Over 80% of the 85 million population of Ethiopia live in rural areas, in settlements and villages, and work in agriculture. Many are small-scale farmers who, according to government figures, farm “eight percent (about 10,000,000 hectares) of the national land area”, and traditional pastoralists who have, for generations, lived simple lives. Huge tracts of agricultural land with water supplies are being leased to foreign companies for food export. The Oakland Institute, a US- based policy think-tank and leader in the field, have produced in-depth reports on worldwide land sales stating that, between 2008 and 2011, “3,619,509 hectares were transferred to domestic investors, state-owned enterprises and foreign companies”. Amounting to a third, if government figures are correct, of the land farmed by Ethiopians themselves, an area the size of a small country, e.g. Holland. The government proclaims land sales are part of a strategic, long-term approach to agriculture reforms and economic development, that foreign investment will fund infrastructure projects, create employment opportunities, help to eradicate hunger and poverty and benefit the community, local and national. What growth there will be will benefit onl the rich, privileged minority, mainly members of the ruling party.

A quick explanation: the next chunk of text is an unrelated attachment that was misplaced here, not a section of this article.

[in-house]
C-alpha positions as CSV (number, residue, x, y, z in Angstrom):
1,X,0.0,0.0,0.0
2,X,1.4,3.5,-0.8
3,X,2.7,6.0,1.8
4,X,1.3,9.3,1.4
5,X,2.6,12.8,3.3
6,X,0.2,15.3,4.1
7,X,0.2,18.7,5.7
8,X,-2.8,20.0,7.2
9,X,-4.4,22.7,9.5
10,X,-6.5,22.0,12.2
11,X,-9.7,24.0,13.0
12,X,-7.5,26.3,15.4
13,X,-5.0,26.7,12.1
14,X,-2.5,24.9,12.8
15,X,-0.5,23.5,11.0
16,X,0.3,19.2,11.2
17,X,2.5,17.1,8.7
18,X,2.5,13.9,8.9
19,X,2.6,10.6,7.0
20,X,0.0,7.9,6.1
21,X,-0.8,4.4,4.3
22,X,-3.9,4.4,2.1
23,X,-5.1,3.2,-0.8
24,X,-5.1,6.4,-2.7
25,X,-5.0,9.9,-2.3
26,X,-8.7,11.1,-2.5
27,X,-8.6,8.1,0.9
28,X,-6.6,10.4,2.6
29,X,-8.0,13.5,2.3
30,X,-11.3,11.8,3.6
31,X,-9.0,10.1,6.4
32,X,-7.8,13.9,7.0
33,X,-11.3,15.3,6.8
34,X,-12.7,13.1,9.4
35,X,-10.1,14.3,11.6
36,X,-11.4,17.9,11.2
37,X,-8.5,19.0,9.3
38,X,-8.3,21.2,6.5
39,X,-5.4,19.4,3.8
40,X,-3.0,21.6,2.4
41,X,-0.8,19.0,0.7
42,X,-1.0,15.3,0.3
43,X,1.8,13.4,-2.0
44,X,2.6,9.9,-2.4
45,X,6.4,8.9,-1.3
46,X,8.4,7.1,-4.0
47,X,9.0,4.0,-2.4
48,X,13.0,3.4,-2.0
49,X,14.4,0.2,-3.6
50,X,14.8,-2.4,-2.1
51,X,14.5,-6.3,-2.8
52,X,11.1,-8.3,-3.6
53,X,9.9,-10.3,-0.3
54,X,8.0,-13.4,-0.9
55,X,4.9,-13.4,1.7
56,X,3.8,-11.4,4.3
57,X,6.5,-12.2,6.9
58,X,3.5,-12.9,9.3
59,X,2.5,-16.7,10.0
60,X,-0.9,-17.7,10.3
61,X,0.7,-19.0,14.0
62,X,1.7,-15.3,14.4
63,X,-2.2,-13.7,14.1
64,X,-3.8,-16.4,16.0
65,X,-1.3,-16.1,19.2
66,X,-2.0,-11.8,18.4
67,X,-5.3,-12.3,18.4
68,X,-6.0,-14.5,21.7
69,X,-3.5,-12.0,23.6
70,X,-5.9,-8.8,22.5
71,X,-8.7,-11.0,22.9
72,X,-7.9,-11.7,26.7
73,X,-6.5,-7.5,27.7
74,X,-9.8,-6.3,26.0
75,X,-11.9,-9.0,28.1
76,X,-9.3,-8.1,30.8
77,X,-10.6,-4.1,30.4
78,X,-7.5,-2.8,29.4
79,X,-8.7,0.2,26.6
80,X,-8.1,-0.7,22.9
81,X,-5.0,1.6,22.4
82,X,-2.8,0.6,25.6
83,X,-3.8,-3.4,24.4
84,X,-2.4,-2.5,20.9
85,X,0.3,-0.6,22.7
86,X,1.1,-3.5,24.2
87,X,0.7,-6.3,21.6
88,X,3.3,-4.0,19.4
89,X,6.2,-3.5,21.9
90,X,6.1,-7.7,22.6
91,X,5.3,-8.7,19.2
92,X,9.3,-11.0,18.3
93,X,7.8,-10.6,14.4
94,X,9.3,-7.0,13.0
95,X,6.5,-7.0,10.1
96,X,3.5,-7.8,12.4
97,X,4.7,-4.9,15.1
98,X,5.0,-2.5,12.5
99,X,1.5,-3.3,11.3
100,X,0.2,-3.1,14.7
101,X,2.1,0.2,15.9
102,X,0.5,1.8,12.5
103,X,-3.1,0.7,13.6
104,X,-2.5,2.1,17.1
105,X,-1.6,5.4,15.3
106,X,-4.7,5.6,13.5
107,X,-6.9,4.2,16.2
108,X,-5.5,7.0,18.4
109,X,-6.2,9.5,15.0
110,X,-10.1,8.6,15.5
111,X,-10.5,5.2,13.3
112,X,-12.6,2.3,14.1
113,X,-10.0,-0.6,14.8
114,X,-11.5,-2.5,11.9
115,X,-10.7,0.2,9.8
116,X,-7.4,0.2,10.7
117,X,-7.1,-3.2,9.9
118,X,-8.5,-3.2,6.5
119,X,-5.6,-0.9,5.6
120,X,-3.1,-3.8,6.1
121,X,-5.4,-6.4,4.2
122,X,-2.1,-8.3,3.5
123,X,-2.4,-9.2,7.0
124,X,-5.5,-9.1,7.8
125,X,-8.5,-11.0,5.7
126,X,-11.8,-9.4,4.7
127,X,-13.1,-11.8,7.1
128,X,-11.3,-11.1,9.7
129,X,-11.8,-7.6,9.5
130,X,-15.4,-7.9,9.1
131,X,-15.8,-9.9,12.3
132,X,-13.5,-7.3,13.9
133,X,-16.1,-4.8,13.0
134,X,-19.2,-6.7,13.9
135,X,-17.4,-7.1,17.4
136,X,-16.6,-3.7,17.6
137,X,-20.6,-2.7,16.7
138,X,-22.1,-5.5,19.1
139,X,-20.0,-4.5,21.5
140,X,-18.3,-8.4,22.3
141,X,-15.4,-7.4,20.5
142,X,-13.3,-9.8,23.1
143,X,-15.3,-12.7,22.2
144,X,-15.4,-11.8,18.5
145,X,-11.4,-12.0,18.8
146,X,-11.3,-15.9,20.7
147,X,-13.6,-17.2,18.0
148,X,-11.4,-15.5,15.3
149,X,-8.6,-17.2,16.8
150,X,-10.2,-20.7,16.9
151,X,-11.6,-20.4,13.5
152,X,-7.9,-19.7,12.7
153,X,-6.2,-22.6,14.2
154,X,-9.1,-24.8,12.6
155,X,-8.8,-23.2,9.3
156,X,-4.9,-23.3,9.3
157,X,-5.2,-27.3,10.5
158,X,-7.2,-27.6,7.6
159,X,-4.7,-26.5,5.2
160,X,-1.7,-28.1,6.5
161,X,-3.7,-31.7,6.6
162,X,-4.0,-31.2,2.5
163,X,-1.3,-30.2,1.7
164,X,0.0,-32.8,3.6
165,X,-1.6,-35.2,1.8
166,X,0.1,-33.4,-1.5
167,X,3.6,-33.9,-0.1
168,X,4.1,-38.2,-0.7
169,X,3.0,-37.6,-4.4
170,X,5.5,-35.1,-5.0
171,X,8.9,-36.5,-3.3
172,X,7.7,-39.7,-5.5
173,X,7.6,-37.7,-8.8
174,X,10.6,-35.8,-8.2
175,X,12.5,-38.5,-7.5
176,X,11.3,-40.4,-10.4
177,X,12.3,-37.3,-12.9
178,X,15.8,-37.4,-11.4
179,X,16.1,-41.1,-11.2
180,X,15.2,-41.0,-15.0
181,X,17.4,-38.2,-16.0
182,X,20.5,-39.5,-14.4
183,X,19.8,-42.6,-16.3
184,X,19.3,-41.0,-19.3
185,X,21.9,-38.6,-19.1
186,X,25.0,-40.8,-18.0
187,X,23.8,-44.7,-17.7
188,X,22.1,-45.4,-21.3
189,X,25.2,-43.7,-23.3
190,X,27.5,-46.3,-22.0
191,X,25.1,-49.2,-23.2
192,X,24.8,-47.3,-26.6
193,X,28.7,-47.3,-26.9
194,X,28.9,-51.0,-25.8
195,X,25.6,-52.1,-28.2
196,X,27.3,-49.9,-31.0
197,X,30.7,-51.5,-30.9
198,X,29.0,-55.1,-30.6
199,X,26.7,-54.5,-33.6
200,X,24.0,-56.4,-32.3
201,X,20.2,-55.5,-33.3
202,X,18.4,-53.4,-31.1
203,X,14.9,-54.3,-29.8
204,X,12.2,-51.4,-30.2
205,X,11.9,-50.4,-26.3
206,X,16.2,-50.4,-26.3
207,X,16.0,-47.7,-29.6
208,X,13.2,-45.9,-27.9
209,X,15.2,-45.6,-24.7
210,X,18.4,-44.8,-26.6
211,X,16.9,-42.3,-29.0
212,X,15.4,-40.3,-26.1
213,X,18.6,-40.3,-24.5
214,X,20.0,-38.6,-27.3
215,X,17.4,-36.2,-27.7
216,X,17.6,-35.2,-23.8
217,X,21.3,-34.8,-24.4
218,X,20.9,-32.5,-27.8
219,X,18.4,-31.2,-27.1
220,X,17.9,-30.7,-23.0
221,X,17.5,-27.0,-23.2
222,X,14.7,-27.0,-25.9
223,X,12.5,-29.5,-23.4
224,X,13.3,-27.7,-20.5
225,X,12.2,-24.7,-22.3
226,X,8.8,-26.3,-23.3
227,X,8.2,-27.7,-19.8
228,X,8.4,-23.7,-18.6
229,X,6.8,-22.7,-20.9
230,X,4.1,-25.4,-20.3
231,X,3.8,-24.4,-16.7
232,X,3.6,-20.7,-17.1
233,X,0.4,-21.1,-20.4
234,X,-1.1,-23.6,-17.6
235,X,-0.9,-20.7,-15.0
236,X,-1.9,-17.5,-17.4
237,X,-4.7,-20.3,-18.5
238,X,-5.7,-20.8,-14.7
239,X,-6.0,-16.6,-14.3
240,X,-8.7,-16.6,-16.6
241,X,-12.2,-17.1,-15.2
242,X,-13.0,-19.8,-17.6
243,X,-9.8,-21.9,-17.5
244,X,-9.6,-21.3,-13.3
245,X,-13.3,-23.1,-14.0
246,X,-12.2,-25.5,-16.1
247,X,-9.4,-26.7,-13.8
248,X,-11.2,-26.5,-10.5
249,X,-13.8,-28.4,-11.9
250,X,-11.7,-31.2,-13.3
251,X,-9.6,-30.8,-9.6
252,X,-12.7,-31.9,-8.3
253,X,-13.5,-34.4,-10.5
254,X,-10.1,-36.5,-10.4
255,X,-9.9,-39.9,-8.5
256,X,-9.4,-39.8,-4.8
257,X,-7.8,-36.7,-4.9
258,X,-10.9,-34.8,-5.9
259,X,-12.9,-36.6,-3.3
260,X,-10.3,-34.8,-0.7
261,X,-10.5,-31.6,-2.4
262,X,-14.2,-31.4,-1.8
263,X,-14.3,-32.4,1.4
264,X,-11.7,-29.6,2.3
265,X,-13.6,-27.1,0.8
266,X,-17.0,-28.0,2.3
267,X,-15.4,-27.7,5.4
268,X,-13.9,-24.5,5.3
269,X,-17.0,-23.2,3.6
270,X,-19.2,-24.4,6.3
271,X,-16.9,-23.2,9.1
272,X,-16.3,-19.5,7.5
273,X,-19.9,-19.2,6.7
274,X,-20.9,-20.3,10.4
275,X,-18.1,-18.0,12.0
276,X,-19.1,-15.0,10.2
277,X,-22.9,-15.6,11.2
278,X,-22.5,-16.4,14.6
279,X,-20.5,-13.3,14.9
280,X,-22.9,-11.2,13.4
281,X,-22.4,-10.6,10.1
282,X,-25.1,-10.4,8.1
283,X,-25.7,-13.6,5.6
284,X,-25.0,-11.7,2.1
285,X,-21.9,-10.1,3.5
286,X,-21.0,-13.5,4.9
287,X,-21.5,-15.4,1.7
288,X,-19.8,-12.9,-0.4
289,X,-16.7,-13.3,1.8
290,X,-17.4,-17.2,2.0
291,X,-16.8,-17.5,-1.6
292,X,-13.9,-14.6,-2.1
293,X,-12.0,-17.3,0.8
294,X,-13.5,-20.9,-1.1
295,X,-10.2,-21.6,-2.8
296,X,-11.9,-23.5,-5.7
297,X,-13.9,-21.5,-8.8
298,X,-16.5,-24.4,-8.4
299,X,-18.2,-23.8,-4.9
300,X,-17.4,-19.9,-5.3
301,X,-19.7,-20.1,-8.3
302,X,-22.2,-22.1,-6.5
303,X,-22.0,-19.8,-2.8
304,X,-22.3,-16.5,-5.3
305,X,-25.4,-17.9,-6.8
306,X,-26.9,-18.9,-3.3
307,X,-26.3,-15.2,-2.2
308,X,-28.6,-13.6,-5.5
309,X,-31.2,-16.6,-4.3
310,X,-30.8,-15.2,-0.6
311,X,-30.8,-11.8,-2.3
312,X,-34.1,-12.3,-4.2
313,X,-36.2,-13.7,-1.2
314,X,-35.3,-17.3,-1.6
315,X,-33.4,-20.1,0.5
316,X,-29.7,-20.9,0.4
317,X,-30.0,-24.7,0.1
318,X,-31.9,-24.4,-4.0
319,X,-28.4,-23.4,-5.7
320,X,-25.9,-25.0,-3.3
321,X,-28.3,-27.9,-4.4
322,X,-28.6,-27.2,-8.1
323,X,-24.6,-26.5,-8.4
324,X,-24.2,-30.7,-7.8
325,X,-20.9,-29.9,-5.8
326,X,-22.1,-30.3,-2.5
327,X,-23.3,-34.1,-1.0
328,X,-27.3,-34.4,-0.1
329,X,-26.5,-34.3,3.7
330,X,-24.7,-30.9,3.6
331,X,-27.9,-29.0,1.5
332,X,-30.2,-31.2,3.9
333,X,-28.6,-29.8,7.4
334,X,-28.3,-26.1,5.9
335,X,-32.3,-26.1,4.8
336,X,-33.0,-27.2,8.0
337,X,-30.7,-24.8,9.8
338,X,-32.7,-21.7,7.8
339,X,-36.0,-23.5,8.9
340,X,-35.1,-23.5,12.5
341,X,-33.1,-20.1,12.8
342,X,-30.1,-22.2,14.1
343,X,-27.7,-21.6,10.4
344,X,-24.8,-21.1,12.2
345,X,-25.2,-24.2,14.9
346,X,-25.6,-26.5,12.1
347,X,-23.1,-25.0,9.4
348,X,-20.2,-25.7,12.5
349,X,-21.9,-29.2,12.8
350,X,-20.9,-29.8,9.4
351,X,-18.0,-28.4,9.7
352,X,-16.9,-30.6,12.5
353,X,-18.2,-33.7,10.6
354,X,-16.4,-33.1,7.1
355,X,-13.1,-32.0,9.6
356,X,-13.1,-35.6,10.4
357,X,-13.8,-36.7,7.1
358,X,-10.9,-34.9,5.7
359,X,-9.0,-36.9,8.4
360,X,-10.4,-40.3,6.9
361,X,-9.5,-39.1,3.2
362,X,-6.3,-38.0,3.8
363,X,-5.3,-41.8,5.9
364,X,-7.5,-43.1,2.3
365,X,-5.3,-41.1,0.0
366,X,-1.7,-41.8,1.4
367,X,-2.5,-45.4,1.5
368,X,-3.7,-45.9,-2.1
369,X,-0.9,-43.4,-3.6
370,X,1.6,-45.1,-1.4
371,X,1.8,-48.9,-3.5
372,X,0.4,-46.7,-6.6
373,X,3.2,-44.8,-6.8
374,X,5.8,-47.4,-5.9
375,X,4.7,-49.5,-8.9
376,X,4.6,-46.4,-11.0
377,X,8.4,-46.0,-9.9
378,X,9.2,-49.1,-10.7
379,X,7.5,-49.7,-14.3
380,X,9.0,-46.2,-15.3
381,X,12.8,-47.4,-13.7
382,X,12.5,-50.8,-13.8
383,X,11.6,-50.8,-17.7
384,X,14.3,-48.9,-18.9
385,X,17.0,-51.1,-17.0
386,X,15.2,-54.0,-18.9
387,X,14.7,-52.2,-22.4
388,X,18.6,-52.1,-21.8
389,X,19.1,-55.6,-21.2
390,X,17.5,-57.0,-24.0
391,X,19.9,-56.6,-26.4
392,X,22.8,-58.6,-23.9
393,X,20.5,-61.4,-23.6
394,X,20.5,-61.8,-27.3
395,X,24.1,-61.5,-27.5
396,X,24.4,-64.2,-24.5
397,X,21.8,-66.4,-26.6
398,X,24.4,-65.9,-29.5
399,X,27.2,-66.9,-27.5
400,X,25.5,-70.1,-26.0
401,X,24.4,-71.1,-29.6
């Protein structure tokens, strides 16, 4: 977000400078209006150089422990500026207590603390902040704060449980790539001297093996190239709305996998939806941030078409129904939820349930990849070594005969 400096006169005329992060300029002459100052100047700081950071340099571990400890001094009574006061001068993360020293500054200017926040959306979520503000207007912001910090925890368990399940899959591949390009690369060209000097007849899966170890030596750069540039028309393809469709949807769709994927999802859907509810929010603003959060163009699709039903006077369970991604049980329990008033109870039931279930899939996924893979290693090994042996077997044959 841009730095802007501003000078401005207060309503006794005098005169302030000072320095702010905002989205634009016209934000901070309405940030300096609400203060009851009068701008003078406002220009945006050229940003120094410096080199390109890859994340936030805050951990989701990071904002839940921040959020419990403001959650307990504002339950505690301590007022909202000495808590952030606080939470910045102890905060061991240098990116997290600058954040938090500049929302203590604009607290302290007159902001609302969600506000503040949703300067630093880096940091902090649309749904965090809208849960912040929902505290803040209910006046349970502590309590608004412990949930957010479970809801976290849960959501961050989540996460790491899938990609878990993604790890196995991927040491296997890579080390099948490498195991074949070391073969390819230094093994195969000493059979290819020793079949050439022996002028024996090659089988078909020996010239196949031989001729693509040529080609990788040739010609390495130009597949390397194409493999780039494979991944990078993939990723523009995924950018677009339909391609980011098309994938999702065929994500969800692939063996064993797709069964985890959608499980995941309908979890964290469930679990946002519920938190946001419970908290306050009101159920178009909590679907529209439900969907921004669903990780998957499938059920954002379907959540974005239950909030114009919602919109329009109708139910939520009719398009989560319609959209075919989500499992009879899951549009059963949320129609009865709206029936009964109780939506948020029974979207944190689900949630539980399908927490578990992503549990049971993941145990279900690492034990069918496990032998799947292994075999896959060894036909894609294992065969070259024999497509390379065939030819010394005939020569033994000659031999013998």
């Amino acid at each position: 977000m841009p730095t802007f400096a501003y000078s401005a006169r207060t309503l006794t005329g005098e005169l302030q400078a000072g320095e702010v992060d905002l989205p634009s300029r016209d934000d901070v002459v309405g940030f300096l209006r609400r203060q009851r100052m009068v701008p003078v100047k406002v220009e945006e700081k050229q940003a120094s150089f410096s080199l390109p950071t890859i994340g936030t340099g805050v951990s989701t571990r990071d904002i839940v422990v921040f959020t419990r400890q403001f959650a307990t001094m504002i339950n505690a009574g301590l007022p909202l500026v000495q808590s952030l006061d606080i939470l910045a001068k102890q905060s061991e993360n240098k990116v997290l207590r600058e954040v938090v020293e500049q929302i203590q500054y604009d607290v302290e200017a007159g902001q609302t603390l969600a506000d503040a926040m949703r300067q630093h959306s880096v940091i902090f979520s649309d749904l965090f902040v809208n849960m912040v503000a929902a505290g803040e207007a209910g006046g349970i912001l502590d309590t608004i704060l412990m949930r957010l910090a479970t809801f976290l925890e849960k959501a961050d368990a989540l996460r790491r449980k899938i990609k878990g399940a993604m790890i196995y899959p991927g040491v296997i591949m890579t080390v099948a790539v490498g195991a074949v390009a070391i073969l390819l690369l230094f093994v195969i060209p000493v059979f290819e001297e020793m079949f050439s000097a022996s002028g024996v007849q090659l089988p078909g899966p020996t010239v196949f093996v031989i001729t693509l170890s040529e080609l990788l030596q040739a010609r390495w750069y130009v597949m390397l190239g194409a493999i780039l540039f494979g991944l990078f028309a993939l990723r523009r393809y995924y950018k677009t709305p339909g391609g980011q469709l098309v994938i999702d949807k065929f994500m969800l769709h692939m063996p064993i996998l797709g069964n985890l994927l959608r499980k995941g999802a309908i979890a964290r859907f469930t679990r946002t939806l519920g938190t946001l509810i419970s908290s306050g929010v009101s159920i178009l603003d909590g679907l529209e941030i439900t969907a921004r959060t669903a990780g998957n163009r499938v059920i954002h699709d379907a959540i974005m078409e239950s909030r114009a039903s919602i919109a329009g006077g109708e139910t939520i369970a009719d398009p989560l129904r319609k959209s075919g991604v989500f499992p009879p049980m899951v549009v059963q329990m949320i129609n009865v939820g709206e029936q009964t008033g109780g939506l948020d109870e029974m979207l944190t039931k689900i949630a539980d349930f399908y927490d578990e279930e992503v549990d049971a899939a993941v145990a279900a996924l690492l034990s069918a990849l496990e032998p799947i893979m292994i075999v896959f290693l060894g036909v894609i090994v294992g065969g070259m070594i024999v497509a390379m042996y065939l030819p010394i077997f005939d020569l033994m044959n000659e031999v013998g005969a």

With the coming of industrial-size farms in Ethiopia, local people, villagers and pastoralists deemed superfluous to the government’s, economically-driven development plans are being threatened, and intimidated by the military; forcibly displaced  their homes destroyed and herded into camps. Along with vast agricultural complexes, dams are planned and constructed, water supplies re-directed to irrigate crops, forests burnt, natural habitats destroyed. Dissenting voices are brutally silenced.